Saturday, January 23, 2010

Should you do your own will or use an attorney?

While 98% of my practice is serious injuries, accidents, nursing homes, medical malpractice and disability, I have always helped people with wills and the other documents related to that. I warn parents of minors that they need to specify guardians to raise the children to avoid custody battles.

I offer a package that includes: 1) Last Will & Testament; 2) Living Will; 3) Durable Power of Attorney for Healthcare; 4) Durable General Power of Attorney, for each person, that is 8 documents, with copies and notarization, etc. for $595.00 per couple.

That price was many struck years ago when an acquaintance was charged over $600 for simple wills in Memphis, and I said, "Man I would have done all you needed for that at one time." I have just never gone up.

You are free to use internet forms or bought forms, just like you are to do your own deeds in a closing, set up your own financial planning, and diagnose your own illness with internet resources, obtaining pills directly from the web. (Saves you a doc's visit and fees, I guess.)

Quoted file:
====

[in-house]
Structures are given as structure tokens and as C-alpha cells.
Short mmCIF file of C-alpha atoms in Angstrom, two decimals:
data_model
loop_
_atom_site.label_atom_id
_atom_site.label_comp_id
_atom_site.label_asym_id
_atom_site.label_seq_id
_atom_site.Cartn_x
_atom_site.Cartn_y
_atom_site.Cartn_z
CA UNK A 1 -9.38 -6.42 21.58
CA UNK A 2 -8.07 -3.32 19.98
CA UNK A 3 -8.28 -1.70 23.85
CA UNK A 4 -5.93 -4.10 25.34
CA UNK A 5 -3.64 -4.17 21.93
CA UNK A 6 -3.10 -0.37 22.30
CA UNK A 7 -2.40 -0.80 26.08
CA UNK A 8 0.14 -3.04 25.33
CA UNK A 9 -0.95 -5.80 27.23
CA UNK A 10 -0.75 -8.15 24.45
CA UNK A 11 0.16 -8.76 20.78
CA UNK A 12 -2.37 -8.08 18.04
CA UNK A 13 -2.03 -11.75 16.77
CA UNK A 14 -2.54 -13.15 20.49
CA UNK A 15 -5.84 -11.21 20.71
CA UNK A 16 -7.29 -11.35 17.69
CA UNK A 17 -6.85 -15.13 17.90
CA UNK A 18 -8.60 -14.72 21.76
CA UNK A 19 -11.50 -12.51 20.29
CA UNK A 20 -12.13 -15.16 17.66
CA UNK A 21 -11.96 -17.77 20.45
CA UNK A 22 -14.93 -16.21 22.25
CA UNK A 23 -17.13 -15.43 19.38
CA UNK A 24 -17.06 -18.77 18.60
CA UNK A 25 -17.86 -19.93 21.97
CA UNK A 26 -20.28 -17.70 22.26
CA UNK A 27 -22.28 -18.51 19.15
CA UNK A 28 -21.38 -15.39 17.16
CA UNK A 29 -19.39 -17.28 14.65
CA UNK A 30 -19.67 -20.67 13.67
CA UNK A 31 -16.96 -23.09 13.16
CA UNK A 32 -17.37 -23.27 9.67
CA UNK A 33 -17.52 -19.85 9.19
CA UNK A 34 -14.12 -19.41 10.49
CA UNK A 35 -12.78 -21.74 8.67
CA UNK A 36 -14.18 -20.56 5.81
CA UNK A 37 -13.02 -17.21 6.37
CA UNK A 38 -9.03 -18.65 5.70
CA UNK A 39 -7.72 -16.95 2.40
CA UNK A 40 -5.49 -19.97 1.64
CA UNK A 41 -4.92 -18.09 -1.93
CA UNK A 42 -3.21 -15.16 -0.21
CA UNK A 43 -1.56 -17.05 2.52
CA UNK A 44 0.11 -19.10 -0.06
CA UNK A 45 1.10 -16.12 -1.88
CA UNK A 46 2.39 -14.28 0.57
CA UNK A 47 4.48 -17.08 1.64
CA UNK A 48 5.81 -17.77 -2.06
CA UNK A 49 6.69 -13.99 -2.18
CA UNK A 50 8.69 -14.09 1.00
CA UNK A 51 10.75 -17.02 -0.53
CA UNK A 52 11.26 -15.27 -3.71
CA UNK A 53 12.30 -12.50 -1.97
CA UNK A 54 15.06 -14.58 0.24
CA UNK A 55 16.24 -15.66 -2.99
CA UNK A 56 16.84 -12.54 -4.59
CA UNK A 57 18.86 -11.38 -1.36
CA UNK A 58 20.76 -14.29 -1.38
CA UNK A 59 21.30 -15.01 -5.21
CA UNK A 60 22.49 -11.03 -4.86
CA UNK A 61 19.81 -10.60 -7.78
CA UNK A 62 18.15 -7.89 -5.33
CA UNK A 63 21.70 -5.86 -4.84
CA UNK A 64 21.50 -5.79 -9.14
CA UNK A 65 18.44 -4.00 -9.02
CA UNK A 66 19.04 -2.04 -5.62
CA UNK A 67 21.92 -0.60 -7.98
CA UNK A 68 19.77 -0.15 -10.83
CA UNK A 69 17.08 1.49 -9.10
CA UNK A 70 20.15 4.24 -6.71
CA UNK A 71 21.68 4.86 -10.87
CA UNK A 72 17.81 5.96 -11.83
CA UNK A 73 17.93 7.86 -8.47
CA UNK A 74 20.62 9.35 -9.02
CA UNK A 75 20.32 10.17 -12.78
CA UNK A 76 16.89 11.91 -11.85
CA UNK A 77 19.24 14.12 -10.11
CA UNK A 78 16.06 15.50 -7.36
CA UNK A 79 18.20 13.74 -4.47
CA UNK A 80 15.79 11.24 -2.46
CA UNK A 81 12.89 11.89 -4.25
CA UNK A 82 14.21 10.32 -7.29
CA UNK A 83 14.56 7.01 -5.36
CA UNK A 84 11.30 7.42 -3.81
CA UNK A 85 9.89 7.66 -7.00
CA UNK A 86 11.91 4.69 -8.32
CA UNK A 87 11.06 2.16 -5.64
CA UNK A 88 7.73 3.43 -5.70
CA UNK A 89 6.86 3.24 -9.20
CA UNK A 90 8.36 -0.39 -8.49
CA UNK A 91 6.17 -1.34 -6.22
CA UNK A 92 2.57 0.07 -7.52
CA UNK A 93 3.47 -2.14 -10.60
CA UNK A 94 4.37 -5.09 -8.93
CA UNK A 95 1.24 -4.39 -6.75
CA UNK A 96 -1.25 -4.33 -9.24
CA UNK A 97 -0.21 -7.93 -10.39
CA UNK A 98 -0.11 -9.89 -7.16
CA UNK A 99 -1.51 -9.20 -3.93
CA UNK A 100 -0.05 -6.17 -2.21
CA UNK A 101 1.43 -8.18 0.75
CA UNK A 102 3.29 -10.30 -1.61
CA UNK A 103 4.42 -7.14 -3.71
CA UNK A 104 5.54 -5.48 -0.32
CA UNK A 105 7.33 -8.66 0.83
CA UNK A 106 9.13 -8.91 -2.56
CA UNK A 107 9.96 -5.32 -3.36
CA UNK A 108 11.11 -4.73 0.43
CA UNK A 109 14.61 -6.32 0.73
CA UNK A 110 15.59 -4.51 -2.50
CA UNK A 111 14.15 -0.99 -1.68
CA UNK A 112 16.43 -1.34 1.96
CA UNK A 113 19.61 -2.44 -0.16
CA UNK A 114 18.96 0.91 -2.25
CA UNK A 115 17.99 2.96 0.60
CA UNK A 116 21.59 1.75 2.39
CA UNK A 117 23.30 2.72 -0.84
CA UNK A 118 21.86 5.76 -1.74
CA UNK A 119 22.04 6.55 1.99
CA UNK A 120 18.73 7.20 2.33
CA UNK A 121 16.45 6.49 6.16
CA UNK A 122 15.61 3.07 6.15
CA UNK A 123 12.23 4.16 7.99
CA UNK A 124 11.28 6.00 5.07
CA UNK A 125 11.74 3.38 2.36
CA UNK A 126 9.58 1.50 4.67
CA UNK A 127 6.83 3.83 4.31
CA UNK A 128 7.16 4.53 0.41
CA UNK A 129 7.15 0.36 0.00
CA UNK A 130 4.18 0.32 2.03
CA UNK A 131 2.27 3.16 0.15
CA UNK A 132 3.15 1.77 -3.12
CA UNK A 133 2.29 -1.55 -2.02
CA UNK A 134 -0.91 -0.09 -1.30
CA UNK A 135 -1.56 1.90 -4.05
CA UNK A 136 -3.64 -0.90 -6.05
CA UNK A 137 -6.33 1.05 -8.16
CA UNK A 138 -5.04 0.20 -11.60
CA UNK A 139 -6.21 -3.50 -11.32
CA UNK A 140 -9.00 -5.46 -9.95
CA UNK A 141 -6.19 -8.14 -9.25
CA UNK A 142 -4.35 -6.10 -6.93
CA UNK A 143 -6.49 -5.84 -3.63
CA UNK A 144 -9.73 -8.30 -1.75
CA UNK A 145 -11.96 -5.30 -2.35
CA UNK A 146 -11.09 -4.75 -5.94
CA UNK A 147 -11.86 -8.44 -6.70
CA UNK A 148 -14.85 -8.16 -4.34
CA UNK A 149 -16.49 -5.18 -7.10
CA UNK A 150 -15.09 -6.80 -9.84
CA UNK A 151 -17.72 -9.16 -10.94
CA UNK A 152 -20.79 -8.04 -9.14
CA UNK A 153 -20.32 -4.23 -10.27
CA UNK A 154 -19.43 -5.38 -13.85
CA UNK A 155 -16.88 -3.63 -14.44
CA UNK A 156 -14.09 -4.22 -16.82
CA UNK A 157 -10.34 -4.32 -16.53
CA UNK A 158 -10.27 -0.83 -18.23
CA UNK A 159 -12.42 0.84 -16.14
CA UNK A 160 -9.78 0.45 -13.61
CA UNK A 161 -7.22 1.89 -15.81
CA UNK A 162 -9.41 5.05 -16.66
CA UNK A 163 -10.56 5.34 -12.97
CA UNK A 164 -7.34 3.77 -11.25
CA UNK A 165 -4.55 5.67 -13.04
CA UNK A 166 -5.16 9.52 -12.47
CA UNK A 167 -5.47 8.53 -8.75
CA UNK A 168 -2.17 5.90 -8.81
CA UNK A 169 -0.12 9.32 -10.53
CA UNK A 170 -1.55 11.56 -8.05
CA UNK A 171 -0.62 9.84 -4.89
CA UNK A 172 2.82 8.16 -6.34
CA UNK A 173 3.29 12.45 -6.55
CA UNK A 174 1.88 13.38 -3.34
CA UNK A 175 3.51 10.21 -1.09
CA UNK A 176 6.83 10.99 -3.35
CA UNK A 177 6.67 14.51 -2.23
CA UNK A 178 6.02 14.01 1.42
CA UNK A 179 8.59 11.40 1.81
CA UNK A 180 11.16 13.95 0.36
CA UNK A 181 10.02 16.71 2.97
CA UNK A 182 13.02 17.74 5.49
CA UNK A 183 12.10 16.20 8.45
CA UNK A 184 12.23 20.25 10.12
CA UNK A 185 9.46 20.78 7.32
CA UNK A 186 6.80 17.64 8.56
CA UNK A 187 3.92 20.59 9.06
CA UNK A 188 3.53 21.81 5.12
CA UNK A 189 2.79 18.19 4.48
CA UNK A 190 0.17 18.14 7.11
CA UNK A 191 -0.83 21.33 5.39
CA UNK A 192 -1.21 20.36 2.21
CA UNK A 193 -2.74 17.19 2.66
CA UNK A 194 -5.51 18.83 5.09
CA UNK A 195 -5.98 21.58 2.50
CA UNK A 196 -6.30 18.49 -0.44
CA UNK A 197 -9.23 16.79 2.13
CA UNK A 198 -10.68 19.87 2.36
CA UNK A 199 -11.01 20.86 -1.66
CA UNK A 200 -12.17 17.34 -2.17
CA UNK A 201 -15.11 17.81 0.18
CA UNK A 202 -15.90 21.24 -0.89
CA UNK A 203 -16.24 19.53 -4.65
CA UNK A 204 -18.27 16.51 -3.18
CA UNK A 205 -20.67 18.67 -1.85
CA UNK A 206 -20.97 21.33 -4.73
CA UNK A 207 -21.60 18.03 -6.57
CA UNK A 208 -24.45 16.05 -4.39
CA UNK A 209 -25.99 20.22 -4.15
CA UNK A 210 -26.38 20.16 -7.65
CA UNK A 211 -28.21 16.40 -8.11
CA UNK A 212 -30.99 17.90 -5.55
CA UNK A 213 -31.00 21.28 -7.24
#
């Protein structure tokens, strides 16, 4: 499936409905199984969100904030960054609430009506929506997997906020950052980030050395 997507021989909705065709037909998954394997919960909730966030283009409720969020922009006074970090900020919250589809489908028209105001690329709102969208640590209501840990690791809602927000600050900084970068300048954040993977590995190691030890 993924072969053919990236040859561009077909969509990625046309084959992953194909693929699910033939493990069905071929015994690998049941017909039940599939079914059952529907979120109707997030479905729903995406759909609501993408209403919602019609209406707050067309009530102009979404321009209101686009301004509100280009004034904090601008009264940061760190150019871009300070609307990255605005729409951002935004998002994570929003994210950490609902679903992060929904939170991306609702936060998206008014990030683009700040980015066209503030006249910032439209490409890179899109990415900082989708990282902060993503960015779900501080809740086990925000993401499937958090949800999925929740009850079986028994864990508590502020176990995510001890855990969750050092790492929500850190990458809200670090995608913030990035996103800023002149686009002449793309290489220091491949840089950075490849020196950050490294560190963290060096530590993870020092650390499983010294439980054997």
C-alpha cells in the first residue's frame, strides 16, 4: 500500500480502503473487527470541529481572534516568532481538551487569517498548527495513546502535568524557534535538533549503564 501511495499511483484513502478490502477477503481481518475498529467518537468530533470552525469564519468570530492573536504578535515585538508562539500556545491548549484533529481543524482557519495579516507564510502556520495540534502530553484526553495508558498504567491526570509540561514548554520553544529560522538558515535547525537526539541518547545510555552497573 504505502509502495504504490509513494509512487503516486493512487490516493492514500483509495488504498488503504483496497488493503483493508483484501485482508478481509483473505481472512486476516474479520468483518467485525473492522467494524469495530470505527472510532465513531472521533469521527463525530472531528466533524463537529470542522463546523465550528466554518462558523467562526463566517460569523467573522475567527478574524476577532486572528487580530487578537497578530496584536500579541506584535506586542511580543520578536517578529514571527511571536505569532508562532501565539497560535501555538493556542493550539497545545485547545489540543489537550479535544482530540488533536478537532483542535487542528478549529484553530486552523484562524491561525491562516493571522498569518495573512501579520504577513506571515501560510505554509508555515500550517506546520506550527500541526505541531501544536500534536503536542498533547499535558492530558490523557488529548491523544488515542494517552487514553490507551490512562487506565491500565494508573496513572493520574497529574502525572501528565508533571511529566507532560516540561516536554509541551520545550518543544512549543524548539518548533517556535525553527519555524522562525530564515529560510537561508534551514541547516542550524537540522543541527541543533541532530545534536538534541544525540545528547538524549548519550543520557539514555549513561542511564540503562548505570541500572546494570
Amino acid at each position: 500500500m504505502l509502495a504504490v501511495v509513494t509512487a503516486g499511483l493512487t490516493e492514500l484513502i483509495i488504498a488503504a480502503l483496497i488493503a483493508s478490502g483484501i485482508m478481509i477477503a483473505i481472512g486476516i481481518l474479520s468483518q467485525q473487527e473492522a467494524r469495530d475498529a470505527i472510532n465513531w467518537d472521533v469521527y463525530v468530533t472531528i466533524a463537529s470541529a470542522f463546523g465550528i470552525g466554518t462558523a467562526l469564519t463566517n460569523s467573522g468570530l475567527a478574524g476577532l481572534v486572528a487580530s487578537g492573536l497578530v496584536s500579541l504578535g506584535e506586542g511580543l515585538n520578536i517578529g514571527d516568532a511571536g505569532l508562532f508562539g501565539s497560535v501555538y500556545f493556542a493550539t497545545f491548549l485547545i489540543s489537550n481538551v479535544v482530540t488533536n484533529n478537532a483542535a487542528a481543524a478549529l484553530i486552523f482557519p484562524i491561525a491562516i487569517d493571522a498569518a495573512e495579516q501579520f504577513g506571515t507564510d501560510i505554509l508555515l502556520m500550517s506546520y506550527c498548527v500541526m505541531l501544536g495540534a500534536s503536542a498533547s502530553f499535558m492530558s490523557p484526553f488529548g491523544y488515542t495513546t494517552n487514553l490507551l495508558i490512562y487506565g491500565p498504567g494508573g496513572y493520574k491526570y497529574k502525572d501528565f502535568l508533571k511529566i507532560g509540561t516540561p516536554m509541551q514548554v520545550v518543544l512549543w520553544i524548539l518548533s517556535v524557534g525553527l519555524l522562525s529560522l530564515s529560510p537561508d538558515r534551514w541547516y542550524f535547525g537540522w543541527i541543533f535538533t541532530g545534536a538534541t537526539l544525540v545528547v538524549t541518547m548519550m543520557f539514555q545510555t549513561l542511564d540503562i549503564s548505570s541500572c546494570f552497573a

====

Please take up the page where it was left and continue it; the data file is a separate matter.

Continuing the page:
However, I did a little probate way back as a baby attorney and can tell you if you wind up broke, or all is unusually smooth, then fine, you saved like $350! But, due to your drafting, If there is but one simple question that needs to be researched or discussed in court at all, that $350. you "saved" will be eaten up in fees in probate, along with more (all that money is shunted from your heirs).

Additionally, there is value to a lawyer's counsel and questions being answered. It's not primarily forms attorneys sell. I encourage you to seek an attorney and not do it yourself, wherever you go. "A lawyers time and advice are his stock in trade" ~Abraham Lincoln

Just my two cents worth.

David B. Peel, Attorney at Law